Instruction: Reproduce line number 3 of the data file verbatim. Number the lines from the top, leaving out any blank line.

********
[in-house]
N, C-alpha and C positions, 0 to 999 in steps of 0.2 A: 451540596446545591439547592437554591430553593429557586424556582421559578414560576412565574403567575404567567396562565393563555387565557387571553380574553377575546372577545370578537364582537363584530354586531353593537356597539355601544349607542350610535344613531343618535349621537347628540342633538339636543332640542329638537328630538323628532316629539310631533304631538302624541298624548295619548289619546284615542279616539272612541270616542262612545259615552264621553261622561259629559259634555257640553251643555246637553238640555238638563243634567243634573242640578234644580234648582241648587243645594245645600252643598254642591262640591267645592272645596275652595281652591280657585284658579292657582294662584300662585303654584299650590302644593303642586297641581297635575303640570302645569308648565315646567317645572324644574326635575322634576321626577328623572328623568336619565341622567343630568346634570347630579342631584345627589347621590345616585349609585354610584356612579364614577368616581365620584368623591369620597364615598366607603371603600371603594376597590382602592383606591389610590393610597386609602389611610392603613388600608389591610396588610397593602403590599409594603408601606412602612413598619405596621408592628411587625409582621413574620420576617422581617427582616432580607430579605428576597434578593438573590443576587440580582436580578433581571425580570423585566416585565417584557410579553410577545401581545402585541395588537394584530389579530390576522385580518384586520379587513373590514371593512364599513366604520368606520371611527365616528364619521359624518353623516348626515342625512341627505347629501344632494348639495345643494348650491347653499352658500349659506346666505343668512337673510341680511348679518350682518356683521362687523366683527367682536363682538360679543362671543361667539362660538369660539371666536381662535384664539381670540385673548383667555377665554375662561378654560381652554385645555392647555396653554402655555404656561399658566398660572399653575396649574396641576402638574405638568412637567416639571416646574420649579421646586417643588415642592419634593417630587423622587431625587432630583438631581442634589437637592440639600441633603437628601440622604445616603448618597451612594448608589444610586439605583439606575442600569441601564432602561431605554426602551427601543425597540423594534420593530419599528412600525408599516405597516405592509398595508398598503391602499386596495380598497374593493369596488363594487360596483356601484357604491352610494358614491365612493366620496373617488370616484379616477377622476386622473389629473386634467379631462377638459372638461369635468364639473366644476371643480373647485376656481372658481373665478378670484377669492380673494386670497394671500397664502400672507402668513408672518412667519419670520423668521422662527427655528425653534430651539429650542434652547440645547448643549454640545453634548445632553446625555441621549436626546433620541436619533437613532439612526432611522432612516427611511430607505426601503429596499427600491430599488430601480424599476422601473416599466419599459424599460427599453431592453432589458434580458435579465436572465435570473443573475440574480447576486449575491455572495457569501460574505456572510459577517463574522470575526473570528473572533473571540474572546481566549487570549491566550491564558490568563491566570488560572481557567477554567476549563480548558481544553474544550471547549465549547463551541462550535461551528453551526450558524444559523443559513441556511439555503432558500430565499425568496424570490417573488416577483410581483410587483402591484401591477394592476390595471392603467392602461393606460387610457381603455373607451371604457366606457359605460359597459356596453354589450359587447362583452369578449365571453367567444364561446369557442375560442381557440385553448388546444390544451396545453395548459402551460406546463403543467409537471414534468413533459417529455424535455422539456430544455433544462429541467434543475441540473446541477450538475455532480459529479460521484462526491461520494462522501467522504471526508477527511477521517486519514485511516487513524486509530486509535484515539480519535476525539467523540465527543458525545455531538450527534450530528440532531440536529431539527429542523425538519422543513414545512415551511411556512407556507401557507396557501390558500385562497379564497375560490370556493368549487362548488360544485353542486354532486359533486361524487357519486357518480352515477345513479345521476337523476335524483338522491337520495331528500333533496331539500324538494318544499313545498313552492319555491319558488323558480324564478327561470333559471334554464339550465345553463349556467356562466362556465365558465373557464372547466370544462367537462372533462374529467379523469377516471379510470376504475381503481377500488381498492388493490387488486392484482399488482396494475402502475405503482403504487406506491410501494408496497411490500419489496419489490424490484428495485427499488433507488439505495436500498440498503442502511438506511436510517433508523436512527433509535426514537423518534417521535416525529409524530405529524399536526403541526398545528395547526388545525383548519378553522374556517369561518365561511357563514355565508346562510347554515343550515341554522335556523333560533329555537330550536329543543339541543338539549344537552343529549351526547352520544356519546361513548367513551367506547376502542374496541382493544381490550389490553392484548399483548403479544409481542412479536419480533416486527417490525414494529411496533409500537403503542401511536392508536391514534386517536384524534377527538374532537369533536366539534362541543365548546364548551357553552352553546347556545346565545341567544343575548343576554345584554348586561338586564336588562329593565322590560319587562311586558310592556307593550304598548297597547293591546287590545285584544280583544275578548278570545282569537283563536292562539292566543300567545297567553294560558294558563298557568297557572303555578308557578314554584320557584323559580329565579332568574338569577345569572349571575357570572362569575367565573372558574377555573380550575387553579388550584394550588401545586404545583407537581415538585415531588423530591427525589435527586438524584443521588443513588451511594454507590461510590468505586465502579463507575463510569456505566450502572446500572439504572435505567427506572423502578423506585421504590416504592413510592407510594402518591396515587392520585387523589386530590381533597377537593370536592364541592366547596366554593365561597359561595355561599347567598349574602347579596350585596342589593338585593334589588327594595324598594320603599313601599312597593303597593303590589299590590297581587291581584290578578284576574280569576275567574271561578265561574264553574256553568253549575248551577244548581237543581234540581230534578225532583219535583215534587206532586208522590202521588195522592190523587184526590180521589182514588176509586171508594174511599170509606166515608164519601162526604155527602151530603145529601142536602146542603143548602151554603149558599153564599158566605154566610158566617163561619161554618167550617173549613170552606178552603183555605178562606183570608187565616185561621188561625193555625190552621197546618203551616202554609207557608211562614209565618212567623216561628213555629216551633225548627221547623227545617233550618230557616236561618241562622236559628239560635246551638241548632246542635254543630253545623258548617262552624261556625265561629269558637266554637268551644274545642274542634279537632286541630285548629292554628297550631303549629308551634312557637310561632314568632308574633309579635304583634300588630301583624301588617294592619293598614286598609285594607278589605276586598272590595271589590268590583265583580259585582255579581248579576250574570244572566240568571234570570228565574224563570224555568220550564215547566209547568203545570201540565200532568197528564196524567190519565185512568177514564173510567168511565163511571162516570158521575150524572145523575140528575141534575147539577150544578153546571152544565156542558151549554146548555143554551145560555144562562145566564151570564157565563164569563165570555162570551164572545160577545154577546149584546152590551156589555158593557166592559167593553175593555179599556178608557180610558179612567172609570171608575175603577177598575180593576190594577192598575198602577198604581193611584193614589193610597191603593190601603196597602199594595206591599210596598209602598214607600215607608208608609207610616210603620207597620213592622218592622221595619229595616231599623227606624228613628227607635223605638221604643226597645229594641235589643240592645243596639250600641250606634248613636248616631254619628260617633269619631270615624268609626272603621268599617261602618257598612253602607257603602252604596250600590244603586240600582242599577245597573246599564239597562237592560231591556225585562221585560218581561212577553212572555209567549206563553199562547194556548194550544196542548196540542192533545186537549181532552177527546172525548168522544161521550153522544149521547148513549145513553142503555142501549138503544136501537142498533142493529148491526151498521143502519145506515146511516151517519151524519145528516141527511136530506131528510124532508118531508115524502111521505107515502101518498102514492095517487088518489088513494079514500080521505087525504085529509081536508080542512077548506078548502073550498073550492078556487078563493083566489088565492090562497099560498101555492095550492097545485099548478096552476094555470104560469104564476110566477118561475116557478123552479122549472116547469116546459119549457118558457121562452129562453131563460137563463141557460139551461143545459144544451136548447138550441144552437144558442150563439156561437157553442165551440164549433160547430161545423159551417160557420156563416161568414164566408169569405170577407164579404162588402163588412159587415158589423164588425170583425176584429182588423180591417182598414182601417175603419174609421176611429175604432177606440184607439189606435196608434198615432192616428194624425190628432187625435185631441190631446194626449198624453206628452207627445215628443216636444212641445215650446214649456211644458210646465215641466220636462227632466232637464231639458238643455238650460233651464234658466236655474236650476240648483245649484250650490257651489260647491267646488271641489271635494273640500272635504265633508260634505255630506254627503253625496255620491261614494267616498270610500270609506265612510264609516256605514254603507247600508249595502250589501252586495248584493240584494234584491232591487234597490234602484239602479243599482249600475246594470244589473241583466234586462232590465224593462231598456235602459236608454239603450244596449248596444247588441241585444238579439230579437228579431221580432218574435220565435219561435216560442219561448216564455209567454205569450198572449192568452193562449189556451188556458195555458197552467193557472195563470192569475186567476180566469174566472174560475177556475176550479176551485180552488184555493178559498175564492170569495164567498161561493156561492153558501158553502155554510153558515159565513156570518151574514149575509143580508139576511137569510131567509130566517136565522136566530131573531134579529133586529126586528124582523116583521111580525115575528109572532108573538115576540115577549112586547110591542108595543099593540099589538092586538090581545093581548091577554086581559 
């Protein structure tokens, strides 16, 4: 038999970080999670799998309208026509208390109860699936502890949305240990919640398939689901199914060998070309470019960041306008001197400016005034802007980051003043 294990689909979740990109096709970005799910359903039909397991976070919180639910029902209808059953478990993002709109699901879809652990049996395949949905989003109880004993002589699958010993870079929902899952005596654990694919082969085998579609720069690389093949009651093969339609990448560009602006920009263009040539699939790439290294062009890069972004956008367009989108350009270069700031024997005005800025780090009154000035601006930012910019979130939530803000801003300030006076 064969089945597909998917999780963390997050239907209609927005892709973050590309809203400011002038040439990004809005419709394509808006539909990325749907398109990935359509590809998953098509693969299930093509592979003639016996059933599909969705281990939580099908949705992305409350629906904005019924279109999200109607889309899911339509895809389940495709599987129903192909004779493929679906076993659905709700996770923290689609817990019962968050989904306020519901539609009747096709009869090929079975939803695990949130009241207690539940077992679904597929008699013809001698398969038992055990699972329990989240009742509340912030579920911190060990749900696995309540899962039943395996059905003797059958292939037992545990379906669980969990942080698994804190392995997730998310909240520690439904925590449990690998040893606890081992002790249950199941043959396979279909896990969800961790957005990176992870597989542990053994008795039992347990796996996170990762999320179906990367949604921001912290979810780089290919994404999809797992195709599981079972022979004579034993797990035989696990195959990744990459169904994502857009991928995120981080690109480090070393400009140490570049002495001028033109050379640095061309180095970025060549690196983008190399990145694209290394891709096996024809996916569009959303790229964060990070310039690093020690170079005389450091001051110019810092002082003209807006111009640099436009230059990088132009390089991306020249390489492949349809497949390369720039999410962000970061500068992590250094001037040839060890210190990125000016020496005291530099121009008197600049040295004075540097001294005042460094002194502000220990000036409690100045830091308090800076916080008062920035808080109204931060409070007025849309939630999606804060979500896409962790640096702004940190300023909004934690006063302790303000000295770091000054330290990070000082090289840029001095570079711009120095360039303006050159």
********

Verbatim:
């Protein structure tokens, strides 16, 4: 038999970080999670799998309208026509208390109860699936502890949305240990919640398939689901199914060998070309470019960041306008001197400016005034802007980051003043 294990689909979740990109096709970005799910359903039909397991976070919180639910029902209808059953478990993002709109699901879809652990049996395949949905989003109880004993002589699958010993870079929902899952005596654990694919082969085998579609720069690389093949009651093969339609990448560009602006920009263009040539699939790439290294062009890069972004956008367009989108350009270069700031024997005005800025780090009154000035601006930012910019979130939530803000801003300030006076 064969089945597909998917999780963390997050239907209609927005892709973050590309809203400011002038040439990004809005419709394509808006539909990325749907398109990935359509590809998953098509693969299930093509592979003639016996059933599909969705281990939580099908949705992305409350629906904005019924279109999200109607889309899911339509895809389940495709599987129903192909004779493929679906076993659905709700996770923290689609817990019962968050989904306020519901539609009747096709009869090929079975939803695990949130009241207690539940077992679904597929008699013809001698398969038992055990699972329990989240009742509340912030579920911190060990749900696995309540899962039943395996059905003797059958292939037992545990379906669980969990942080698994804190392995997730998310909240520690439904925590449990690998040893606890081992002790249950199941043959396979279909896990969800961790957005990176992870597989542990053994008795039992347990796996996170990762999320179906990367949604921001912290979810780089290919994404999809797992195709599981079972022979004579034993797990035989696990195959990744990459169904994502857009991928995120981080690109480090070393400009140490570049002495001028033109050379640095061309180095970025060549690196983008190399990145694209290394891709096996024809996916569009959303790229964060990070310039690093020690170079005389450091001051110019810092002082003209807006111009640099436009230059990088132009390089991306020249390489492949349809497949390369720039999410962000970061500068992590250094001037040839060890210190990125000016020496005291530099121009008197600049040295004075540097001294005042460094002194502000220990000036409690100045830091308090800076916080008062920035808080109204931060409070007025849309939630999606804060979500896409962790640096702004940190300023909004934690006063302790303000000295770091000054330290990070000082090289840029001095570079711009120095360039303006050159």